Support groups of all types play a vital role in many mental health and addiction treatment programs. Support groups are often included in an aftercare plan at the end of a primary treatment program. Additionally, many comprehensive treatment programs incorporate peer support groups into regular counseling sessions as a part of treatment. Anyone seeking help to overcome addiction can benefit from working with a peer support group during treatment or after.
What are Addiction Support Groups?
Addiction support groups play a crucial role in all phases of addiction treatment. Peer support groups (group meetings, support groups) are generally guided or supported by a leader who is usually a skilled counselor, peer leader, or social worker. Support groups not only complement the recovery process but provide a supportive environment to maintain connections with like-minded peers in the weeks and months after treatment. It is essential to remember that addiction support groups are not a substitute for a comprehensive detox and therapy program; rather, they are a complement to traditional treatment.
Peer support and shared experiences connect many support group participants. Members of the group often have similar experiences (successes and failures) with drugs and alcohol. Also, group members have often experienced similar medical and mental health side effects linked to ongoing substance abuse. Another benefit to peer support groups is reduced isolation.
Many who are newly sober struggle with the pain and loneliness of isolation. It is not uncommon for recovering addicts to have few members of their former social circles who share in their newfound sobriety. When a recovering addict feels isolated, it can worsen depression and anxiety. Peer support groups can help recovering addicts realize they are not alone and reduce feelings of loneliness.
Are There Different Types of Support Groups?
There are various support groups available. Although each group is built on a slightly different foundation, they all strive to provide support and structure for group members.
Popular 12-step groups such as Alcoholics Anonymous (AA) in Narcotics Anonymous (NA) are widely available throughout the United States and worldwide. AA and NA groups are based on the well-known original 12-steps set forth by the founders of Alcoholics Anonymous. Programs based on the 12-steps follow the premise that finding a “higher power” is key to recovery. 12-step programs define recovery as ongoing abstinence, and group members keep track of how long (days, weeks, months, years, etc.) it has been since they last used drugs or drank.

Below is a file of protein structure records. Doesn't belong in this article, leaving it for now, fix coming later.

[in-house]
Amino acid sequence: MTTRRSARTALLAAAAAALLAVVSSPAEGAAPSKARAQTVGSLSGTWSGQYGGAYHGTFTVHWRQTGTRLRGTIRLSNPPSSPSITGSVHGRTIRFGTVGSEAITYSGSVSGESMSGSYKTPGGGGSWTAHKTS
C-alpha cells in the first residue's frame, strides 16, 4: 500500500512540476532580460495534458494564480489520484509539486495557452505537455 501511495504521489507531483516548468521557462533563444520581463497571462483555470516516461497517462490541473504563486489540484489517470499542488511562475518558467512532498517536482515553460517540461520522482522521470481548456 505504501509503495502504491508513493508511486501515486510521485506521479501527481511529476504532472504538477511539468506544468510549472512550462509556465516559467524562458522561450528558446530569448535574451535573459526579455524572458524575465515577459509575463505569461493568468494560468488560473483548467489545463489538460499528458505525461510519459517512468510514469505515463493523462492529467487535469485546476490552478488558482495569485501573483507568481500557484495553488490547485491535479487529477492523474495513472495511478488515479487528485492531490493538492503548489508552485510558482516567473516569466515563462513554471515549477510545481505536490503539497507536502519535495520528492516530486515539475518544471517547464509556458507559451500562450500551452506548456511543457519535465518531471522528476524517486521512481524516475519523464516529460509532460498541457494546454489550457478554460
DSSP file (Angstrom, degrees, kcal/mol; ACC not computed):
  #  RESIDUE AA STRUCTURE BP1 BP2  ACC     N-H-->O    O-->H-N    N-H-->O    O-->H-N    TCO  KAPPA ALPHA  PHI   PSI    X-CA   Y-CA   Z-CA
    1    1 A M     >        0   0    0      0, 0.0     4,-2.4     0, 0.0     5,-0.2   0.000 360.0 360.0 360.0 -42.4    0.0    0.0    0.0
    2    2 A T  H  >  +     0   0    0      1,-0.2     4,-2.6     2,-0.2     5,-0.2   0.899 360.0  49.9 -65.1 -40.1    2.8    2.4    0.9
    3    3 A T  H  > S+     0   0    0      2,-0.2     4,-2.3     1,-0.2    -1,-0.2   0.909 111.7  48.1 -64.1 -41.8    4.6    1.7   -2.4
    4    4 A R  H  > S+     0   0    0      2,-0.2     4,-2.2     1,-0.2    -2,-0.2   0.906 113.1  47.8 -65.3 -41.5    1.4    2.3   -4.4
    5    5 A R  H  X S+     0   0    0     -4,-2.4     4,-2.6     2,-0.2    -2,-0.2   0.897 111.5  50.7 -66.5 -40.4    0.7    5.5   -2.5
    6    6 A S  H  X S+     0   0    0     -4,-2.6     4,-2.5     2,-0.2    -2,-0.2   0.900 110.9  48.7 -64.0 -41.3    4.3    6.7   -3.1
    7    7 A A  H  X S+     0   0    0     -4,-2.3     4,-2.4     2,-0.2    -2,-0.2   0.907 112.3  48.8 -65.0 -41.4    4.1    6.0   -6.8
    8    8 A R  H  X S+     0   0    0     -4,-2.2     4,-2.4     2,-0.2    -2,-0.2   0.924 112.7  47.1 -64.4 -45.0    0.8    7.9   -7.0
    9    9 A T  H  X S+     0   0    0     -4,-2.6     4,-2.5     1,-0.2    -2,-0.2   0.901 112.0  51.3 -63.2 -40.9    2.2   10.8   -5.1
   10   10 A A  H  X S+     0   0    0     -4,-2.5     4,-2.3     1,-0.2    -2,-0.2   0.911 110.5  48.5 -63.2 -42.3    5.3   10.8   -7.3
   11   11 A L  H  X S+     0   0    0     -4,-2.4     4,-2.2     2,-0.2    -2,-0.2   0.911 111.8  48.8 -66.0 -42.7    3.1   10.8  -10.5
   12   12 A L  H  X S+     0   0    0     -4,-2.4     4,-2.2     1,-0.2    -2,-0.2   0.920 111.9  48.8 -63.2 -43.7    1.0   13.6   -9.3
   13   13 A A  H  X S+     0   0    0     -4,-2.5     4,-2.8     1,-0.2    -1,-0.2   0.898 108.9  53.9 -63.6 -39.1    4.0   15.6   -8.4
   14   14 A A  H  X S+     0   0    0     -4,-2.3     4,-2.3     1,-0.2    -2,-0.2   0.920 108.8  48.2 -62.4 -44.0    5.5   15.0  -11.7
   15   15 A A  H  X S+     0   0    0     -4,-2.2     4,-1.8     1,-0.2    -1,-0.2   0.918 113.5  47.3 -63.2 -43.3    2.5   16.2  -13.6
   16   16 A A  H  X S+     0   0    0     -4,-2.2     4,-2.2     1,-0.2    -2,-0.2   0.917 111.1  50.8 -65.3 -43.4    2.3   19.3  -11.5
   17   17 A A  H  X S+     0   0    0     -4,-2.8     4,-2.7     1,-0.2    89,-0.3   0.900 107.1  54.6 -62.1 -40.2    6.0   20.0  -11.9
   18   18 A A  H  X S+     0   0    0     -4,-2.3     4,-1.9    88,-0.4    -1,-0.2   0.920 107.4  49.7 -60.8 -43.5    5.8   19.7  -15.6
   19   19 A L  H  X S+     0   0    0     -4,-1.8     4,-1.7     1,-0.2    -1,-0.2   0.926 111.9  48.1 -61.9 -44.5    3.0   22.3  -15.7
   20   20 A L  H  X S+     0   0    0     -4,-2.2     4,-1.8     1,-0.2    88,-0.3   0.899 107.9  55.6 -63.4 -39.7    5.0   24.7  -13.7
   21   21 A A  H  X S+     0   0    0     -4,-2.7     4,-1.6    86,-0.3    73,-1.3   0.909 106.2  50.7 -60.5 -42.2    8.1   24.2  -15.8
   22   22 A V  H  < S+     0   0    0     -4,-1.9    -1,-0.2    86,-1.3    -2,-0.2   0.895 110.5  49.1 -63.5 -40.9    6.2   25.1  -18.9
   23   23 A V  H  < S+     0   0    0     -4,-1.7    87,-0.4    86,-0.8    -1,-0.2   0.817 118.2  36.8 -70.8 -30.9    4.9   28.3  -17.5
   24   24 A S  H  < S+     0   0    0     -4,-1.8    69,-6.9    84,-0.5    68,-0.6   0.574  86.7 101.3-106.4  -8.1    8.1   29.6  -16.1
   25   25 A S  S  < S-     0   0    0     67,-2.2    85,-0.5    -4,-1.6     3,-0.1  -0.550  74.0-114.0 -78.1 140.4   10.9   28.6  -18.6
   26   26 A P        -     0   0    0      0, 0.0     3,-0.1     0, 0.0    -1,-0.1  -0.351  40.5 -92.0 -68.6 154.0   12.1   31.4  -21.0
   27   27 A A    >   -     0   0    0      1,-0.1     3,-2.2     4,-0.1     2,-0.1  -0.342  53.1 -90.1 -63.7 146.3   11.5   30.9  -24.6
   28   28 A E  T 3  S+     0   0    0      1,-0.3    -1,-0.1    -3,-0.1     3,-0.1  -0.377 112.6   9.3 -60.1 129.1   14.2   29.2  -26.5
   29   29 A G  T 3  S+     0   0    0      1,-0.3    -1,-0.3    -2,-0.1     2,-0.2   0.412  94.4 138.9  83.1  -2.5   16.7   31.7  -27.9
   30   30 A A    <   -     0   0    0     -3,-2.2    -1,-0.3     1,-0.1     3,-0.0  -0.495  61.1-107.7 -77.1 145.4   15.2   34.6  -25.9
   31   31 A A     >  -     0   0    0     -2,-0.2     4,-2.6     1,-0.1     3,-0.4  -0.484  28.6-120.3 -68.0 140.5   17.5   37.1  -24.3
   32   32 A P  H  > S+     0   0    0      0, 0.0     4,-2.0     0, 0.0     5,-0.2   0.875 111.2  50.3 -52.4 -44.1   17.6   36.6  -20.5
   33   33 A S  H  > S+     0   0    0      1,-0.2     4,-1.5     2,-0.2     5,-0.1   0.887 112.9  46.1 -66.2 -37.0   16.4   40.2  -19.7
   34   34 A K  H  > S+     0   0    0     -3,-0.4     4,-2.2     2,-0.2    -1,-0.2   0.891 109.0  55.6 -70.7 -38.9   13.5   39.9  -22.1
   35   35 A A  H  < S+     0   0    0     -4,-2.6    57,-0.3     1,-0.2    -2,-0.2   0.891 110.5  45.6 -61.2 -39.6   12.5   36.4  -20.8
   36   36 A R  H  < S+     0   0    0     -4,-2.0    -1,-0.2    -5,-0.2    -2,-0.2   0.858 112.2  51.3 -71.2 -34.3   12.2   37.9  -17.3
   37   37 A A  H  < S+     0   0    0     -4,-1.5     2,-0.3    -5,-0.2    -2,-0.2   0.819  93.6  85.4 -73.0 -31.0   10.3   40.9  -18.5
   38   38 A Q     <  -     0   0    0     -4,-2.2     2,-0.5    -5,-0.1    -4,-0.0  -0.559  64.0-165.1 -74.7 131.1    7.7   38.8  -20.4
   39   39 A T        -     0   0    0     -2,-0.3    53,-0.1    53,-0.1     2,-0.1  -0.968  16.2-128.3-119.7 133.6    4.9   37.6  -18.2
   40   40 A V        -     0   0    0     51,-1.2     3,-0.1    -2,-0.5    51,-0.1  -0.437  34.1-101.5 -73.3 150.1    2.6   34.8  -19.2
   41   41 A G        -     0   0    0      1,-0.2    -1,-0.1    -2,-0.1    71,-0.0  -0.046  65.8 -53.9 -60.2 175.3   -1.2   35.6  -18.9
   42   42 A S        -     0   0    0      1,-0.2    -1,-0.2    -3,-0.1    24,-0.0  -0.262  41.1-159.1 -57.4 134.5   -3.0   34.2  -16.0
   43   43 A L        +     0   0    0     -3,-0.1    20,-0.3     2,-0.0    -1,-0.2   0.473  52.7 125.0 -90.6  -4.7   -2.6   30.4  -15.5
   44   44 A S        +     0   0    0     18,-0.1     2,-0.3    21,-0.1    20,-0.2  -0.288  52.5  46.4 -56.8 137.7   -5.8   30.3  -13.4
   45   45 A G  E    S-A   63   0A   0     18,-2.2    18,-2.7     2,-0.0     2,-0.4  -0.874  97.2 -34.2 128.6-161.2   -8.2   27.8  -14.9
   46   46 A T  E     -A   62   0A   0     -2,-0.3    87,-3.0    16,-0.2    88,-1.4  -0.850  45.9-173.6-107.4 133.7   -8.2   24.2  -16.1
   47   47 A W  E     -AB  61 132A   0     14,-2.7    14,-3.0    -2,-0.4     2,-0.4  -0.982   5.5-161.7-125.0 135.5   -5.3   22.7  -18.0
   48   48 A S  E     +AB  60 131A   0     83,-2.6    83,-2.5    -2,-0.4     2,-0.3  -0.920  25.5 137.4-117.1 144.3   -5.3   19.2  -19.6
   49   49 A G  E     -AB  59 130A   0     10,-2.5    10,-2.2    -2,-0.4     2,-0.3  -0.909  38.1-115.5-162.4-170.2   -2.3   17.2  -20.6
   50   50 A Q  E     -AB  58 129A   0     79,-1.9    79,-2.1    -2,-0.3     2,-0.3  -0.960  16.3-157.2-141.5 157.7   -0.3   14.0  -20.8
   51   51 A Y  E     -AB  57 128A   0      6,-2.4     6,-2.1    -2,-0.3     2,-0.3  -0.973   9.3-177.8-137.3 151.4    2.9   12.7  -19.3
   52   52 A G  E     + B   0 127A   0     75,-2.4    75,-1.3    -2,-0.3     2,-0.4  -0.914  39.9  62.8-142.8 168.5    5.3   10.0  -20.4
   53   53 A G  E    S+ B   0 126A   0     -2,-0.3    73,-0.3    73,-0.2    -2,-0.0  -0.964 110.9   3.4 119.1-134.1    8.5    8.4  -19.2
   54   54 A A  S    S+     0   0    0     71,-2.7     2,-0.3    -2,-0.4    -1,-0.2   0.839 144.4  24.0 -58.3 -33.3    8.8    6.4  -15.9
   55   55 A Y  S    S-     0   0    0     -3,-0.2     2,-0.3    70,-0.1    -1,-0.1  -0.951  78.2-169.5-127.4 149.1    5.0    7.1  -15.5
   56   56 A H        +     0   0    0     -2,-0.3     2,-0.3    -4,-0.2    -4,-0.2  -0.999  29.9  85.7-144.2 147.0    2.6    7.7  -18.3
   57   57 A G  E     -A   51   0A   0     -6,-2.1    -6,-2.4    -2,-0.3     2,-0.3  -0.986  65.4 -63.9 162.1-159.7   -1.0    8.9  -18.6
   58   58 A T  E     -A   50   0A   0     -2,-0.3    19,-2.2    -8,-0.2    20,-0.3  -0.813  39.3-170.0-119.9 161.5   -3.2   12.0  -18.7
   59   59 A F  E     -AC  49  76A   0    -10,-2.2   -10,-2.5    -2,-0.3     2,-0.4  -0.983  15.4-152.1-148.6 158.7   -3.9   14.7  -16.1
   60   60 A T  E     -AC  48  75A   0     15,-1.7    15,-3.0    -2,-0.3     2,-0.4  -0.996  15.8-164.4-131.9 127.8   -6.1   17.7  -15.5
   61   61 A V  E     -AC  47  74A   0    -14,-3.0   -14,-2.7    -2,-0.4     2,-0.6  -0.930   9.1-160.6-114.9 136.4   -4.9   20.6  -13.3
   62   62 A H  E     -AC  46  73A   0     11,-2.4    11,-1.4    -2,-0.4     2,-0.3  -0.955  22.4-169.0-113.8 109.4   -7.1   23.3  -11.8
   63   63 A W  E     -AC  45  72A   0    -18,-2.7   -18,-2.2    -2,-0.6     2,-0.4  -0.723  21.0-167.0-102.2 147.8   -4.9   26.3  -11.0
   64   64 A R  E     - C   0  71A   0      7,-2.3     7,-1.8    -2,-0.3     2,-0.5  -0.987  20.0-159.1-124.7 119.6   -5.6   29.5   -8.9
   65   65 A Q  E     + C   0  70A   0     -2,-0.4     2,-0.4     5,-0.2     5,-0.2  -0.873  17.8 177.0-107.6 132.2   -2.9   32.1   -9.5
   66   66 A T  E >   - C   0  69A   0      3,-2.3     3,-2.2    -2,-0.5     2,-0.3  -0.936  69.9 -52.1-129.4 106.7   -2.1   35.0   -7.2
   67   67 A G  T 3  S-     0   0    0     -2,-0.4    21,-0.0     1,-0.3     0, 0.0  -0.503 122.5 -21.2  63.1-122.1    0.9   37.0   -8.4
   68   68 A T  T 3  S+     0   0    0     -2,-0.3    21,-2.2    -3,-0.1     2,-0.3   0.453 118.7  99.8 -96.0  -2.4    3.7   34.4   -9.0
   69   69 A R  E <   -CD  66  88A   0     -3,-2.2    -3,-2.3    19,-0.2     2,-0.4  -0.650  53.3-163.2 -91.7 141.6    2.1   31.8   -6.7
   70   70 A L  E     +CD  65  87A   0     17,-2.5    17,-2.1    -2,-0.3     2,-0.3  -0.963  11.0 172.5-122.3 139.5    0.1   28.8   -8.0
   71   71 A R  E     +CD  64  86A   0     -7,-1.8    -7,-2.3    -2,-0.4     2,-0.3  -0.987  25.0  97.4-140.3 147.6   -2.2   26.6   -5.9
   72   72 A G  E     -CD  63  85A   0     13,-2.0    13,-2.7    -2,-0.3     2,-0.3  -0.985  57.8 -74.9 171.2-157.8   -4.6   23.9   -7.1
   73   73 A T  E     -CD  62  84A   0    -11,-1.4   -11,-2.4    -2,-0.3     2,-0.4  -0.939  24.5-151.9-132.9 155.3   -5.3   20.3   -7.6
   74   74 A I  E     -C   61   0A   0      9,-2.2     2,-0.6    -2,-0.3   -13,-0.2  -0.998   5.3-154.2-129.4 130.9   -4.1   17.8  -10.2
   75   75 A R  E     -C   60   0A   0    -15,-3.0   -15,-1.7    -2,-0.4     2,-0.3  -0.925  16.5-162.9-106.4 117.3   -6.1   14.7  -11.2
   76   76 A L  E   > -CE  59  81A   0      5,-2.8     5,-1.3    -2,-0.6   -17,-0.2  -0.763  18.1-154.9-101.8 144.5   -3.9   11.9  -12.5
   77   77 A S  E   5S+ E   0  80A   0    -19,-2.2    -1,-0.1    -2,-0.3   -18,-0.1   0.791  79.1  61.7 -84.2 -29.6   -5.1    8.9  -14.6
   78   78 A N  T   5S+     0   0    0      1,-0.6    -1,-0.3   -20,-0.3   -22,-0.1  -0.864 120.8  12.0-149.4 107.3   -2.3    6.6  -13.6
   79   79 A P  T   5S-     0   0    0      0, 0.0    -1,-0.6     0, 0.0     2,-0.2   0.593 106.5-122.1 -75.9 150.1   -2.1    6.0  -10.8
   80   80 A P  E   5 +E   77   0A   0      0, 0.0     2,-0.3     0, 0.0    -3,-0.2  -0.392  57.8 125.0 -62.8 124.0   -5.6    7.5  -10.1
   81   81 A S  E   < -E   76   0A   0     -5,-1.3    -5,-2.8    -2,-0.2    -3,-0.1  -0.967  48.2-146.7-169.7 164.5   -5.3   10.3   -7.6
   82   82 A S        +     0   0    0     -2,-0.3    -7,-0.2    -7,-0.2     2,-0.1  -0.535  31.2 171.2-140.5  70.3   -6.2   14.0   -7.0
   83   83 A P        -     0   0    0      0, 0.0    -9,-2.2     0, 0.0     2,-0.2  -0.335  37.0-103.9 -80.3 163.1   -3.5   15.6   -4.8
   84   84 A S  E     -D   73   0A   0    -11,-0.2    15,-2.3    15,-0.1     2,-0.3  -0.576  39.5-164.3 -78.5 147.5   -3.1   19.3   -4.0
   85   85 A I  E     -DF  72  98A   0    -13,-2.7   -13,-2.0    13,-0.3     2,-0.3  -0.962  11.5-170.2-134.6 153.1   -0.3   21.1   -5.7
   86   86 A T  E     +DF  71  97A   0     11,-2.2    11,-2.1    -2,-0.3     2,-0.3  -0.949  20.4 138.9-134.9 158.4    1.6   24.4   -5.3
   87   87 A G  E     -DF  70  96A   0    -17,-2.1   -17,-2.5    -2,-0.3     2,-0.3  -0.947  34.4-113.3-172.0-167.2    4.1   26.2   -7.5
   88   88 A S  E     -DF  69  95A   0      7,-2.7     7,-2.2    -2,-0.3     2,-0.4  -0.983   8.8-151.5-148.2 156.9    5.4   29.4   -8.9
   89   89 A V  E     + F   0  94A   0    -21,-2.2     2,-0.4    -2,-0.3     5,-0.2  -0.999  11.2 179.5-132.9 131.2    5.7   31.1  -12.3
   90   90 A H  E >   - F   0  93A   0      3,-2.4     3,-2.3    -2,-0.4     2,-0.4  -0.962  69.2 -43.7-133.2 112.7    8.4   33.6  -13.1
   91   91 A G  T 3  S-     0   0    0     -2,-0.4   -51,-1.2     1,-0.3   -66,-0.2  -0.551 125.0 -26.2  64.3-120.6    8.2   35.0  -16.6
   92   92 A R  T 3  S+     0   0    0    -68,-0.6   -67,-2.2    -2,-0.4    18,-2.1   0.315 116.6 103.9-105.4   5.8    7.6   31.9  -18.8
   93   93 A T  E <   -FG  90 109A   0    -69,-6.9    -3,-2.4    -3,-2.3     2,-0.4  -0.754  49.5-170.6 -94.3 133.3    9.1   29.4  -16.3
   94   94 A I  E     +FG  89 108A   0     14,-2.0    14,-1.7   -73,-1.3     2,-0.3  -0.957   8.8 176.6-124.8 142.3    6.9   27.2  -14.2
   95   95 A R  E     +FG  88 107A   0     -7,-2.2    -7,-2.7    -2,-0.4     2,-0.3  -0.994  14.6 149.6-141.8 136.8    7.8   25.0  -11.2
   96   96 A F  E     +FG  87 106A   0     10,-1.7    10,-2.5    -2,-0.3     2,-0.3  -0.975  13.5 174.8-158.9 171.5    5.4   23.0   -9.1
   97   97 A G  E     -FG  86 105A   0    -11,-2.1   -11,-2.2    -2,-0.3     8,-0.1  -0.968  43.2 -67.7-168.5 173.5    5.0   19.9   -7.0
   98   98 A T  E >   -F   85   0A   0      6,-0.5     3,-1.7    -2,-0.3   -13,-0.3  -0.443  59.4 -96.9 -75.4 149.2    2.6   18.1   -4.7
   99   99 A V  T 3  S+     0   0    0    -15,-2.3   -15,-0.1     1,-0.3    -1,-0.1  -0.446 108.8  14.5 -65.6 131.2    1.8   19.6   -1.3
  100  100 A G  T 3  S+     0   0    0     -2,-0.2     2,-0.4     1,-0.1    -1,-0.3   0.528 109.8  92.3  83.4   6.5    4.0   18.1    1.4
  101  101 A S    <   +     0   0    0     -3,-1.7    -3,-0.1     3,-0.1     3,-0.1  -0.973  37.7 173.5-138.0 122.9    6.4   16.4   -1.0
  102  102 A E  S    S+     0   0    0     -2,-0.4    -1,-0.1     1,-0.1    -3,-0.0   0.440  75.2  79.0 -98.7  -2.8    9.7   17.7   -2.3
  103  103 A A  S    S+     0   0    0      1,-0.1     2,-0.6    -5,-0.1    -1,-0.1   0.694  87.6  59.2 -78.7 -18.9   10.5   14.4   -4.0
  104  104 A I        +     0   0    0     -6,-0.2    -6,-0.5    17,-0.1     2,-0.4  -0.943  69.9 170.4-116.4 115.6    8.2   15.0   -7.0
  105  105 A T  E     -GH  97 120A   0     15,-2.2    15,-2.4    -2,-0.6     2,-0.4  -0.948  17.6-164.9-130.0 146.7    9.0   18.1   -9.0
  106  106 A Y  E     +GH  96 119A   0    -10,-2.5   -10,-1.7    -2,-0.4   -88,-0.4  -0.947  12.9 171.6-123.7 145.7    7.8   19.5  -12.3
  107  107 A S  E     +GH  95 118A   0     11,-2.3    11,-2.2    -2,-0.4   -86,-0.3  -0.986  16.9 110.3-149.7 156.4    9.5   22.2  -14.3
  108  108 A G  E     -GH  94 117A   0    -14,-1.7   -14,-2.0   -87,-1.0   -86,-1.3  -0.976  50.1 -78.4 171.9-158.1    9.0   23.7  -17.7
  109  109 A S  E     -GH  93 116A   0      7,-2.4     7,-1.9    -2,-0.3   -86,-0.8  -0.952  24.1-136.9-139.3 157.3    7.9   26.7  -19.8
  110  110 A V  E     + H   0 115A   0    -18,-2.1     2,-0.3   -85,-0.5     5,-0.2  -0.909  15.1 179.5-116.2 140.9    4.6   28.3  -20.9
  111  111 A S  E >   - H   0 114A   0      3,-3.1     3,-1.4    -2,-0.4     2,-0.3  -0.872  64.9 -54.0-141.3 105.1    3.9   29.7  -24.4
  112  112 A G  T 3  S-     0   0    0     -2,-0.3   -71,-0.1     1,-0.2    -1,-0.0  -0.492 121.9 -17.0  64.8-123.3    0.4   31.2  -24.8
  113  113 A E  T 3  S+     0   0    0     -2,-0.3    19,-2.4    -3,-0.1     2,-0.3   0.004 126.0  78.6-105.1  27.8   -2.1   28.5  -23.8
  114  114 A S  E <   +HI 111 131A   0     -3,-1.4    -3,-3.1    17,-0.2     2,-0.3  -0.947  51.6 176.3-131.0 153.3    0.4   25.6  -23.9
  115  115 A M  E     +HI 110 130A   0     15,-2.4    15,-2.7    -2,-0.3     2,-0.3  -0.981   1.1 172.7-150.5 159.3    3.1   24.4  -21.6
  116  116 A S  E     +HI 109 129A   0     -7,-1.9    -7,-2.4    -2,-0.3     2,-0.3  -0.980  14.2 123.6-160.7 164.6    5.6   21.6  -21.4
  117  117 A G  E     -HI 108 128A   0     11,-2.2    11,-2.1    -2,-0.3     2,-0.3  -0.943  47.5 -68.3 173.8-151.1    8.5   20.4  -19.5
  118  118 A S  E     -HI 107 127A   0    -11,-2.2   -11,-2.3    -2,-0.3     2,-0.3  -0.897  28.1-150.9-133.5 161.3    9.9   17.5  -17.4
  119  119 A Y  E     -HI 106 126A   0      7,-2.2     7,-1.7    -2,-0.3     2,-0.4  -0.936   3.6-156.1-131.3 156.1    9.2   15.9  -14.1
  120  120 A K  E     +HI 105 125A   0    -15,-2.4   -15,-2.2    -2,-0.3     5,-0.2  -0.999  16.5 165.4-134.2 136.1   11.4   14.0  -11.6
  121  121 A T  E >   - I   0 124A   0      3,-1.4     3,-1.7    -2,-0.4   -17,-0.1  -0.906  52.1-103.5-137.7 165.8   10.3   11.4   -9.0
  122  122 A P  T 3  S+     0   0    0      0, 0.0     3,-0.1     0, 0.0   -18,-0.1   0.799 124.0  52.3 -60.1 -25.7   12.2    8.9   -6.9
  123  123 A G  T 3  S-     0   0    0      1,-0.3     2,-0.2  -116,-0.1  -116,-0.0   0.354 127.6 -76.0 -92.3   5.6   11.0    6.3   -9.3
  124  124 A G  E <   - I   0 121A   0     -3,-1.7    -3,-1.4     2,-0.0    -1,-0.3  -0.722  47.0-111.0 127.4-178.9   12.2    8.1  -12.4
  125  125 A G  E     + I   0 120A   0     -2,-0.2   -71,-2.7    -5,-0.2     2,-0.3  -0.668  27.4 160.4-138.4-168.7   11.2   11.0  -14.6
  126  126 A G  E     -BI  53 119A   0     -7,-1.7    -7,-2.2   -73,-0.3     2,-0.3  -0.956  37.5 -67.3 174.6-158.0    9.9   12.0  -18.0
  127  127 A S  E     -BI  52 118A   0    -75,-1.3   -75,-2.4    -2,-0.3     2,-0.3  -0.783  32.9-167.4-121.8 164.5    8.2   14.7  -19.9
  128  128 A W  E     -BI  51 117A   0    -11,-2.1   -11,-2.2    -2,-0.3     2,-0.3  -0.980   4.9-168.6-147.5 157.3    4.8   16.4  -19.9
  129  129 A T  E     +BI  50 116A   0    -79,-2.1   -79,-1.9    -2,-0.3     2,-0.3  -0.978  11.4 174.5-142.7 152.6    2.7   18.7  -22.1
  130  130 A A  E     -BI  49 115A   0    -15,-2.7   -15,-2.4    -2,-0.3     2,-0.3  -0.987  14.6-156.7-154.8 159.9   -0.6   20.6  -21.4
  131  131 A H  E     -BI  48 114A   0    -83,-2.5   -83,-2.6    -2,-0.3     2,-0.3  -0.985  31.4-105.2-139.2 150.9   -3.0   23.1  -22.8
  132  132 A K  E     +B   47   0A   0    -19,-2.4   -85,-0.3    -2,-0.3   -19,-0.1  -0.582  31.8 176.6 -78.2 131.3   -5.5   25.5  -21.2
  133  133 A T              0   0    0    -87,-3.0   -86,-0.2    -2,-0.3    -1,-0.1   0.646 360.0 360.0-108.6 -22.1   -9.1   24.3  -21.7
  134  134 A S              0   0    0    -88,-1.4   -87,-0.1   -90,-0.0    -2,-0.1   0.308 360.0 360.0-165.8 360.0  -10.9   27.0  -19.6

SMART Recovery is a secular program. For some, the traditional 12-step program, the notably spiritual foundation of a 12-step program, may be uncomfortable. SMART Recovery programs follow a different pattern. The foundation of SMART groups focuses on “changing thought patterns to address triggers and encourages aligning behaviors with personal values.” SMART Recovery groups also promote self-reliance and self-empowerment (rather than reliance on a higher power) while educating members about the harmful effects of addiction.
Unlike 12-step programs, there are no sponsors, prayers, or discussions of a higher power or being powerless. Another difference between traditional 12-step programs and SMART Recovery is medication use. While 12-step programs shy away from utilizing medications as part of recovery, SMART programs support medications such as suboxone and methadone used by those engaged in a MAT (medication-assisted treatment) program.
In addition to the above well-known support groups, several other options are available that may meet more specialized or personal needs. Choosing a group that best meets your needs and goals is crucial to ensure you are comfortable engaging with the group. Along with NA and AA programs, there are groups for those struggling with co-occurring addiction and mental health conditions (dual recovery anonymous). There are also groups for specific populations, including all-female and all-male groups, LGBTQ+ groups, working professionals, First Responders, and others. The goal of these specifically tailored programs is to make the experience as comfortable as possible.
How to Find Support Groups near Ann Arbor, Michigan
The journey to overcoming addiction can feel isolating and complex, but it doesn’t have to. With the help of a therapeutic program and the support peers during treatment (and aftercare) treatment support groups, you can find the guidance you need to put struggles with addiction in the past.
Contact our admissions team today for more information about our Ann Arbor rehab to learn more about support groups as part of treatment at Liberty House Recovery Center.